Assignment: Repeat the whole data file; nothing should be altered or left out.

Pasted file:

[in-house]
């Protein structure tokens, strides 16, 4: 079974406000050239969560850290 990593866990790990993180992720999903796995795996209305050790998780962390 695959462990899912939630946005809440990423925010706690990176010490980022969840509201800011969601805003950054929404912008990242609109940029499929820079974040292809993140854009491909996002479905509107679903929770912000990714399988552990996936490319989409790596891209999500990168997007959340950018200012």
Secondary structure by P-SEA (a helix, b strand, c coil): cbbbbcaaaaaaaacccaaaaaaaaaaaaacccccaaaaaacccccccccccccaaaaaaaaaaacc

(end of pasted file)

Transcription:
[in-house]
């Protein structure tokens, strides 16, 4: 079974406000050239969560850290 990593866990790990993180992720999903796995795996209305050790998780962390 695959462990899912939630946005809440990423925010706690990176010490980022969840509201800011969601805003950054929404912008990242609109940029499929820079974040292809993140854009491909996002479905509107679903929770912000990714399988552990996936490319989409790596891209999500990168997007959340950018200012």
Secondary structure by P-SEA (a helix, b strand, c coil): cbbbbcaaaaaaaacccaaaaaaaaaaaaacccccaaaaaacccccccccccccaaaaaaaaaaacc